Quinine dihydrochloride for injections is a concentrated solution and must be diluted before use. This medicine is used for the treatment of severe malaria or when the patient is unable to take medication by mouth. It is also used in the treatment of Babesiosis, a rare disease caused by an infection carried by ticks.
When you must not be given it
You must not be given Quinine dihydrochloride for injectionsif you have an allergy to quinine or quinidine. Some of the symptoms of an allergic reaction may include: Shortness of breath Wheezing or difficulty breathing Swelling of the face, lips, tongue or other parts of the body Rash, intense itching, flushing or hives on the skin Ringing in the ears Changes in vision Fever Stomach pain or upset.
How to have Quinine dihydrochloride for injections
Quinine dihydrochloride for injections must only be given by a doctor or nurse. Quinine dihydrochloride for injections is a concentrated solution and must be diluted before use. It will be infused slowly into a vein only after dilution into an intravenous (IV) solution. If Quinine dihydrochloride for injections cannot be infused into a vein, it may be injected into a muscle. Your doctor will decide what dose of Quinine dihydrochloride for injections you will receive and for how long you will receive it. This depends on your medical condition and other factors including your weight.
If you are given too much (overdose)
Quinine dihydrochloride for injections is given by a doctor or nurse so an overdose is not likely to occur. Immediately contact your doctor or go to the Emergency Department at the nearest hospital if you notice the symptoms of an overdose. Symptoms of an overdose are similar to the symptoms of the side effects experienced with this medicine and are listed under Side Effects section.
Dosage and directions to use
In severe or complicated malaria, when the patient is unable to take oral medication, a slow intravenous infusion of quinine is used. In severely ill adults, a loading dose of 20 mg quinine dihydrochloride per kg may be administered by slow, constant rate intravenous infusion diluted in either isotonic fluid or 5% glucose solution (5-10 mL per kg bodyweight depending on the patient’s overall fluid balance) over four hours provided that the patient has not received quinine, quinidine or mefloquin during the previous twelve to twenty-four hours, and reliable hospital facilities are available, including cardiac monitoring.
The maintenance dose is 10 mg of quinine dihydrochloride per kg in 250 to 500 mL of diluent, preferably 5% glucose solution, by intravenous infusion over four hours, repeated at eight to twelve hourly intervals.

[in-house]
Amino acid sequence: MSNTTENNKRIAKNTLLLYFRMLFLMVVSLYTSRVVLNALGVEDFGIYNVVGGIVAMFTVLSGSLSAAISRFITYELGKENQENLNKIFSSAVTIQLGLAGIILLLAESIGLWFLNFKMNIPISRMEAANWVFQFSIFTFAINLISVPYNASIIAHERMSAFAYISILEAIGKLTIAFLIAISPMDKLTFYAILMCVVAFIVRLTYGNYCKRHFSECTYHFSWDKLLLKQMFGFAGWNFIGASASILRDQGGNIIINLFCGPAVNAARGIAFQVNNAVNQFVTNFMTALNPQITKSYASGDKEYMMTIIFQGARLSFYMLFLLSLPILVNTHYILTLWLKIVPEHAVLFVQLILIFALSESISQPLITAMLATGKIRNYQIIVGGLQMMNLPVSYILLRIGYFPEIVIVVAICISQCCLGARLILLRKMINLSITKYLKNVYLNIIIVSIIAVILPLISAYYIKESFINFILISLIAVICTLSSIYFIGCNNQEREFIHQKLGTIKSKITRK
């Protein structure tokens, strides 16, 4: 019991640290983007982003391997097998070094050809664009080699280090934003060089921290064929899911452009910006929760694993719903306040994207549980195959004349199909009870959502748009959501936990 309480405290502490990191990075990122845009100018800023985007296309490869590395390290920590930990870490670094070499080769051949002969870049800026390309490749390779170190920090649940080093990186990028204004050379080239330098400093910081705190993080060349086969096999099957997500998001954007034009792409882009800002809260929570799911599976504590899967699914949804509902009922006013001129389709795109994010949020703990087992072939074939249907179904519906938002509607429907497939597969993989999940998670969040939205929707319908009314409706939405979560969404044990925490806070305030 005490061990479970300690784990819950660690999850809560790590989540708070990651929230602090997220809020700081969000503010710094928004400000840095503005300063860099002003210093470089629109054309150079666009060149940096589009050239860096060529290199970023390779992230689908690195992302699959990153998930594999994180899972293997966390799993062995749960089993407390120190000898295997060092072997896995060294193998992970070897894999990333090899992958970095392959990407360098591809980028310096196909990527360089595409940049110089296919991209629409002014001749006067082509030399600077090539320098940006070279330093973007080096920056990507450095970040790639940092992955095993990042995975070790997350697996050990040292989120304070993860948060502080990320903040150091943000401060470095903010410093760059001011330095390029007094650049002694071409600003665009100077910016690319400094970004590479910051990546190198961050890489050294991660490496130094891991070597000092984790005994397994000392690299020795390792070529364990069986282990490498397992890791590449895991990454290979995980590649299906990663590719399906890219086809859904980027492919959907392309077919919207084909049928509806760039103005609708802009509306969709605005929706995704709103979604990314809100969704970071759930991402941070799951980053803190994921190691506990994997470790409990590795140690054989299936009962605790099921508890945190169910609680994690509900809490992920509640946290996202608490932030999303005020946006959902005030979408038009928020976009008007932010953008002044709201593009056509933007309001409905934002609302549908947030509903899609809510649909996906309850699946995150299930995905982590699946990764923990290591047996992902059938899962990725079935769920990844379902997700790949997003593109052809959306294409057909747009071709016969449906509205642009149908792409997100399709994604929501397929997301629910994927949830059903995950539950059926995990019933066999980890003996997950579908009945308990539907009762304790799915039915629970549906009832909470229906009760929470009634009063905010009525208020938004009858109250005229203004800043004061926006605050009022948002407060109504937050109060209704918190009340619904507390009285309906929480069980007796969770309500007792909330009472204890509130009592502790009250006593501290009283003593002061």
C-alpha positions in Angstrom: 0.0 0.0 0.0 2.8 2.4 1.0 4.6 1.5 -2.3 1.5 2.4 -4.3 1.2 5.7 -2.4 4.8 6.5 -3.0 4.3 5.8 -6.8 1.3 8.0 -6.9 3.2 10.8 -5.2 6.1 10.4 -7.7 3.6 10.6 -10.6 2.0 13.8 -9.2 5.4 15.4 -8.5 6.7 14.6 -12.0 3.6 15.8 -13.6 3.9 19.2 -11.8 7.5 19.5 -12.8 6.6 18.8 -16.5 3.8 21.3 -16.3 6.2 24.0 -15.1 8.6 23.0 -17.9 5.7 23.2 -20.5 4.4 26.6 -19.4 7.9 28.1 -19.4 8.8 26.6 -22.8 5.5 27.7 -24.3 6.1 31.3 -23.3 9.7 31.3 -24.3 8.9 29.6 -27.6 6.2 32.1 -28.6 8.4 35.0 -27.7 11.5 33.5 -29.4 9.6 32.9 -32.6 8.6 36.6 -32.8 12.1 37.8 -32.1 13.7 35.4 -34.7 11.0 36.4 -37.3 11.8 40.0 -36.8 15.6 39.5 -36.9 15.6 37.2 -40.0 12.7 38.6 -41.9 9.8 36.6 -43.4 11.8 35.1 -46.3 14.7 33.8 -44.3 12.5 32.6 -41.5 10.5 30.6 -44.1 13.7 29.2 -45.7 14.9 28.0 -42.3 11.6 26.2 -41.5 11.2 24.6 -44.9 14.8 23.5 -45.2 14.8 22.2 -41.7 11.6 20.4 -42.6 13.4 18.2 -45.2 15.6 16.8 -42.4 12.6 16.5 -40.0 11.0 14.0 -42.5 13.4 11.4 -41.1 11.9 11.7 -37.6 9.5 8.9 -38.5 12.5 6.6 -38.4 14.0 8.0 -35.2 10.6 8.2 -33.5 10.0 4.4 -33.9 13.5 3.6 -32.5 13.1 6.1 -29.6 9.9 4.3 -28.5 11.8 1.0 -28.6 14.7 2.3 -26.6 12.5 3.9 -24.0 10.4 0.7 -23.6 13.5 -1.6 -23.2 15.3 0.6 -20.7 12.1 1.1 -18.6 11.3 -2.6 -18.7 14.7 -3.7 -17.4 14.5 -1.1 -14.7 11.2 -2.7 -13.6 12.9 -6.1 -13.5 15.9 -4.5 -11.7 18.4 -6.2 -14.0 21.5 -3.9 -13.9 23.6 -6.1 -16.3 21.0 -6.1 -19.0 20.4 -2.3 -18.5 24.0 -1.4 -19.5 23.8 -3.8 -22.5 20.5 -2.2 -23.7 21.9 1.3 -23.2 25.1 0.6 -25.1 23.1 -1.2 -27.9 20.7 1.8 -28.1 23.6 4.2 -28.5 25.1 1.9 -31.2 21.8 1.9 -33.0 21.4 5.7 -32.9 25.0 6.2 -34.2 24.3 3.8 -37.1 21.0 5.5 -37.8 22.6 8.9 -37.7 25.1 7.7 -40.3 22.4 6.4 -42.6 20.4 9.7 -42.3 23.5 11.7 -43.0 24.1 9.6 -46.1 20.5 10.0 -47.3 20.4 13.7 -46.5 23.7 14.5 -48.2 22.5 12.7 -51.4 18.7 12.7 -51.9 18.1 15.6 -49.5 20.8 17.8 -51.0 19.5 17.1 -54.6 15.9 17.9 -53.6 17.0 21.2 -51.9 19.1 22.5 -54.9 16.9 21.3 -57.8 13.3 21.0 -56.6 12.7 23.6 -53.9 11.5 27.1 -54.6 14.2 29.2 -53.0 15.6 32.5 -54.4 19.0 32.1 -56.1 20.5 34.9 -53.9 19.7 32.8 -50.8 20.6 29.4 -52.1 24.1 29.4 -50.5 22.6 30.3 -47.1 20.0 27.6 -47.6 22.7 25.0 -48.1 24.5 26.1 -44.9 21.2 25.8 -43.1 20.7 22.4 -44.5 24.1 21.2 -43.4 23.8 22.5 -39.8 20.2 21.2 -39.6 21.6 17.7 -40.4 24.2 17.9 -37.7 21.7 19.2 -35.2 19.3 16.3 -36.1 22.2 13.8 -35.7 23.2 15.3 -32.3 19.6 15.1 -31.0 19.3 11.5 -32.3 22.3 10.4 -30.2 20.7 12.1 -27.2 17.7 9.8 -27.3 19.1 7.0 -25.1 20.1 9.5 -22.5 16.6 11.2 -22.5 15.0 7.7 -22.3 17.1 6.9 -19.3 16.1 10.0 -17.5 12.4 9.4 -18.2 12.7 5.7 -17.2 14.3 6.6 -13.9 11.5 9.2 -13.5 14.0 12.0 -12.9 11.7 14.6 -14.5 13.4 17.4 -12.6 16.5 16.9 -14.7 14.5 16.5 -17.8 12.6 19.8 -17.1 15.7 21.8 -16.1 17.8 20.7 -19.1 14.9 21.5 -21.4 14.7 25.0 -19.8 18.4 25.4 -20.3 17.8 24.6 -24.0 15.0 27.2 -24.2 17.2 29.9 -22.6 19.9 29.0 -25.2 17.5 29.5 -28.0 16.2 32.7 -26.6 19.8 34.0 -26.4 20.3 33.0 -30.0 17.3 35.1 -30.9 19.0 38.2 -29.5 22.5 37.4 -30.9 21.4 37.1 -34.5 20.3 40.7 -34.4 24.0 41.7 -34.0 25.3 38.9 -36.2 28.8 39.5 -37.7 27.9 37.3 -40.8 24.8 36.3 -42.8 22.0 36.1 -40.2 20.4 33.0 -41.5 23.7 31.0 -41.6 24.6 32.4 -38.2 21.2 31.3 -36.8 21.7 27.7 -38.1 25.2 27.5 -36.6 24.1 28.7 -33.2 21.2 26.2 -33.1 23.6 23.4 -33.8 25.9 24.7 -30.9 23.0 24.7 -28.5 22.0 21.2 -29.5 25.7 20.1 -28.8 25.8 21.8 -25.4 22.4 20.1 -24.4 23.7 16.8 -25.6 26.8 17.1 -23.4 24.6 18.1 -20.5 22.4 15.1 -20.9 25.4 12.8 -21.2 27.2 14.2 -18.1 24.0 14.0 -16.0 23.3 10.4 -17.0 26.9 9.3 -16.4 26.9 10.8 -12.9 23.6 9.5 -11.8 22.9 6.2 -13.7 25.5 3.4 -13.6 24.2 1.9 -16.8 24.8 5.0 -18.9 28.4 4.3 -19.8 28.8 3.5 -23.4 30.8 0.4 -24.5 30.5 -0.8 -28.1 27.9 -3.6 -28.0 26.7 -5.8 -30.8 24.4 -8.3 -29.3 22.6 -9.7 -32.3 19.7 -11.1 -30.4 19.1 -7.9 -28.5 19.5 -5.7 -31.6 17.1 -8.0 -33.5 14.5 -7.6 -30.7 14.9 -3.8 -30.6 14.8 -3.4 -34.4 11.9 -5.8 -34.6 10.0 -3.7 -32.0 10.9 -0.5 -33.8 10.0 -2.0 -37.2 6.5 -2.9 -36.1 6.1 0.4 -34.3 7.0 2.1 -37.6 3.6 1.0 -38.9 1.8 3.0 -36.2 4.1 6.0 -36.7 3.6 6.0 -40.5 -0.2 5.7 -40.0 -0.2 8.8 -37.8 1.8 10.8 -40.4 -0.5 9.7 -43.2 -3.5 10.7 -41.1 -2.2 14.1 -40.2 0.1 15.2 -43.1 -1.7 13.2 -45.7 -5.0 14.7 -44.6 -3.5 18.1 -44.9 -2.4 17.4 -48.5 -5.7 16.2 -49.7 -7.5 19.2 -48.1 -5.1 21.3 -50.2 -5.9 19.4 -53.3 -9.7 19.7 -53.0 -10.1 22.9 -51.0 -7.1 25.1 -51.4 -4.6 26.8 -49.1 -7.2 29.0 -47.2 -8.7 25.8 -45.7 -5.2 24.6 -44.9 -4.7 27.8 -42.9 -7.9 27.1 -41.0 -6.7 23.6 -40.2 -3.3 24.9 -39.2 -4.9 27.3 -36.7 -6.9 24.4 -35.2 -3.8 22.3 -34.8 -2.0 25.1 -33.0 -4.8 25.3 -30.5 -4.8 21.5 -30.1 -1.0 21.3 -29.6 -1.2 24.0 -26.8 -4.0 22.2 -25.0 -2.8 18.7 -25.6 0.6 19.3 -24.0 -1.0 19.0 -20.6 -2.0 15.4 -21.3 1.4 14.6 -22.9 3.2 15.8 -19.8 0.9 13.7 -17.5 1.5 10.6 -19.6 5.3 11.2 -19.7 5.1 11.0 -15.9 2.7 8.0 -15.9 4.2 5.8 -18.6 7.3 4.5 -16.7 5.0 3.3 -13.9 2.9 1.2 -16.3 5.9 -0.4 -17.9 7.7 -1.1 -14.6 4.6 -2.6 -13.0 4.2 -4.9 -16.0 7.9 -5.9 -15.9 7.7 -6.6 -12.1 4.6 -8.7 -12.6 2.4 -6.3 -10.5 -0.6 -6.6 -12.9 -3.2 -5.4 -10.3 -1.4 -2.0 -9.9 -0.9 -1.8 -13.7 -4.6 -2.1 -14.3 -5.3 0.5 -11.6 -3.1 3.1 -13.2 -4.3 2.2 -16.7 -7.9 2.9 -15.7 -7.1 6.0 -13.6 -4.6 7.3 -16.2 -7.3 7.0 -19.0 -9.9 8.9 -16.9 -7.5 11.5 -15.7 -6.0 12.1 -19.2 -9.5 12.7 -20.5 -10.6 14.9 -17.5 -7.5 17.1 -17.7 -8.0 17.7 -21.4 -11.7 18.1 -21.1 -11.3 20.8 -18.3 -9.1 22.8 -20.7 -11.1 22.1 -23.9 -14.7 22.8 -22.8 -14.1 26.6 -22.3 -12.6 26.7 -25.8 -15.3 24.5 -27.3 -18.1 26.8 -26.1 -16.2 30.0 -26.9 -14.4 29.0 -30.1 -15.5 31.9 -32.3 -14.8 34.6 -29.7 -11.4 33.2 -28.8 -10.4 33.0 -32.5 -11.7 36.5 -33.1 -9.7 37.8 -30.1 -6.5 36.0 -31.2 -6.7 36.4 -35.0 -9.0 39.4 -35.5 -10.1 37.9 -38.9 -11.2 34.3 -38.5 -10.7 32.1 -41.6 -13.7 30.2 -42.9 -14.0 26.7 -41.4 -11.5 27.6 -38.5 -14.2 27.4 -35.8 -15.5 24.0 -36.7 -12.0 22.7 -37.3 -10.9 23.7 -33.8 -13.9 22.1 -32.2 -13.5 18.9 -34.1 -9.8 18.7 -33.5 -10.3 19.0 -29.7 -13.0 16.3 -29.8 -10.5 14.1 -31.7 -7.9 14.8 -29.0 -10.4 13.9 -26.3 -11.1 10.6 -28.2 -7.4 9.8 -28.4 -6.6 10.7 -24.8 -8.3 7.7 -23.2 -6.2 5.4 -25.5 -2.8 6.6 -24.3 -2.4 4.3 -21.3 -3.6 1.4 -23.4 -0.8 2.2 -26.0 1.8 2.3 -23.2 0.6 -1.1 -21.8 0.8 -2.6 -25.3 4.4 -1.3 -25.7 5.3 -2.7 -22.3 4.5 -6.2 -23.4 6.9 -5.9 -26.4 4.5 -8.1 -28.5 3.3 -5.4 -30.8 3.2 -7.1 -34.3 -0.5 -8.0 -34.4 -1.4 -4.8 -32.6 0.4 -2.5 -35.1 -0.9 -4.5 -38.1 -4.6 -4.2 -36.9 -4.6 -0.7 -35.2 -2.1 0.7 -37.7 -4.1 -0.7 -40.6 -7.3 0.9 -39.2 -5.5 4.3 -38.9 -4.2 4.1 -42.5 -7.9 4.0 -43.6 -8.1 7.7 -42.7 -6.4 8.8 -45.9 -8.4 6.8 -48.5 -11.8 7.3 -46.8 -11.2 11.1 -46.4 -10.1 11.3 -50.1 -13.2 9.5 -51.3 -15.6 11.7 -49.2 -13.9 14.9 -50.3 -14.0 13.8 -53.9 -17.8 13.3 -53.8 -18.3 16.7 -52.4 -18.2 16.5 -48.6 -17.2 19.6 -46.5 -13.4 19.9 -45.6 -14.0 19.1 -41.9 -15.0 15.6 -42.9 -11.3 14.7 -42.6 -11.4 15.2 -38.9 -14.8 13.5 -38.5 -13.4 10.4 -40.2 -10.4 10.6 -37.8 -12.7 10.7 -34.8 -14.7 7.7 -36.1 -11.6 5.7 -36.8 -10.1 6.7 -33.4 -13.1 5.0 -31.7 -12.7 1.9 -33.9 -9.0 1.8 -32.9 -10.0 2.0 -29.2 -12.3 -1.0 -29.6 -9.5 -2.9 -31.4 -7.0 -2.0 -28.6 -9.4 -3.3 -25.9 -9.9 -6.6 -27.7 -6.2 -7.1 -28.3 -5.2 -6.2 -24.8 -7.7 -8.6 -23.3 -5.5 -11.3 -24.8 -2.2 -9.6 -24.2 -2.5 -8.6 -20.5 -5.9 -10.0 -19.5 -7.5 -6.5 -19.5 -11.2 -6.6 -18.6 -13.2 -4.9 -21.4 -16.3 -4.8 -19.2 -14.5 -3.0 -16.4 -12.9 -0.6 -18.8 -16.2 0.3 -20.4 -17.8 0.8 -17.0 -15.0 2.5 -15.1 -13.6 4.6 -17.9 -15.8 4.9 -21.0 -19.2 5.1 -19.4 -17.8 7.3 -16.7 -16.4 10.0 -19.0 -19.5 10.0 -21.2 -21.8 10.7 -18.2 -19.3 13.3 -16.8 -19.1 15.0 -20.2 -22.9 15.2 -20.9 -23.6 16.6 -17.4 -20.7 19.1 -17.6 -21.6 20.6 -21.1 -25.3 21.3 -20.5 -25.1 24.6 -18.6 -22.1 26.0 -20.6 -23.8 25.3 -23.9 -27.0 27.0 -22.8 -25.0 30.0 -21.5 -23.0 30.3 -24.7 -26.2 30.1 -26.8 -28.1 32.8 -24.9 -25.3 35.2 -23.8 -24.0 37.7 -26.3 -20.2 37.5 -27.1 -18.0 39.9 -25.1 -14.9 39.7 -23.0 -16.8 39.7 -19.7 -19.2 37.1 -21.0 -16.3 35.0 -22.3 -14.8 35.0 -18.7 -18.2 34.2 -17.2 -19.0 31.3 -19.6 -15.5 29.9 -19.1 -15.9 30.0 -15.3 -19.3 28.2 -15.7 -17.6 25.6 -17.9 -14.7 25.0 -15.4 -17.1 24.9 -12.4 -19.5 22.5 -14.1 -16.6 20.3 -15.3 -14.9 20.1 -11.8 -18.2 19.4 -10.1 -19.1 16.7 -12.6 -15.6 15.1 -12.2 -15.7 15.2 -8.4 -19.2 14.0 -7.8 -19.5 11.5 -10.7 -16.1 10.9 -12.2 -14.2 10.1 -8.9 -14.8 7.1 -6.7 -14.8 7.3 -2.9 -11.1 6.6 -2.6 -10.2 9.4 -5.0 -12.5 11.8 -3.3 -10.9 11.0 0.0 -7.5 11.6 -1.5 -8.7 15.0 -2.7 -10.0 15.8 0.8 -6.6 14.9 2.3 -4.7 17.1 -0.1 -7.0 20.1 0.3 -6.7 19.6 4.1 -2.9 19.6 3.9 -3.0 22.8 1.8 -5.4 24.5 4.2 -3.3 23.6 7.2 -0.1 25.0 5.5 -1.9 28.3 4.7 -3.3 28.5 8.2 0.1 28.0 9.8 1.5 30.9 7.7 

For children, a dose of 25 to 30 mg per kg body-mass daily in three divided doses has been recommended. Oral therapy should be substituted as soon as possible and a total of at least seven days therapy should be completed. If, after forty-eight hours of parenteral treatment, the patient is still unable to take oral treatment, or if there is evidence of significant hepatic impairment, the maintenance dose should be reduced by half. The recommended drug dosage adjustment for patients with impaired renal function (ie. a GFR less than 10), is a third of the normal dose. However, the loading dose of quinine should not be reduced in patients with renal and hepatic impairment.
If intravenous infusion is not possible, quinine dihydrochloride may be given by intramuscular injection of 10 mg per kg, although this may cause pain and local tissue necrosis. Monitoring of blood levels and side-effects is recommended during quinine therapy. NB: Quinine should never be given by rapid intravenous “push” or bolus injections as this may cause severe or even fatal cardiovascular toxicity.
Quinine should not be withheld from pregnant women with life-threatening malaria if other less hazardous agents are unavailable or inappropriate. Pregnant women seem to be particularly prone to quinine-induced hyper-insulinaemia and hypoglycaemia. Excessive doses may induce abortion, and congenital malformation of the optic and auditory nerves have been reported after failure to induce abortion with quinine. When administered intravenously to pregnant patients, the infusion rate should not exceed 10 mg/kg every eight hours.
Possible side effects
Tell your doctor or nurse as soon as possible if you do not feel well while you are being given Quinine dihydrochloride for injections. This medicine may have unwanted side effects in a few people. All medicines can have side effects. Sometimes they are serious, most of the time they are not. You may need medical treatment if you get some of the side effects. Tell your doctor or nurse if you notice any of the following and they worry you:
- Ringing in the ears or difficulty hearing
- Headache, confusion
- Disturbed vision
- Nausea, vomiting, diarrhoea, stomach pain
If any of the following happen tell your doctor or nurse immediately or go to the Emergency Department at your local hospital:
- Skin rash, itching, swelling of the face, flushing of the skin
- Wheezing, difficulty breathing
- Irregular heartbeat, chest pain
- Symptoms of liver disease such as yellowing of the eyes and skin
- Reduced or no urine produced or discoloured urine
- Increase in bruising or bleeding
- Muscle weakness
How to store Quinine dihydrochloride for injections
Quinine dihydrochloride for injections will usually be stored in the doctor’s surgery, pharmacy or clinic. The medicine is kept in a cool dry place where the temperature stays below 25°C. It should be protected from light. Quinine dihydrochloride for injections will be opened for use on you. It will be used only once and then it will be discarded. It will never be stored after it is opened or used for more than one person.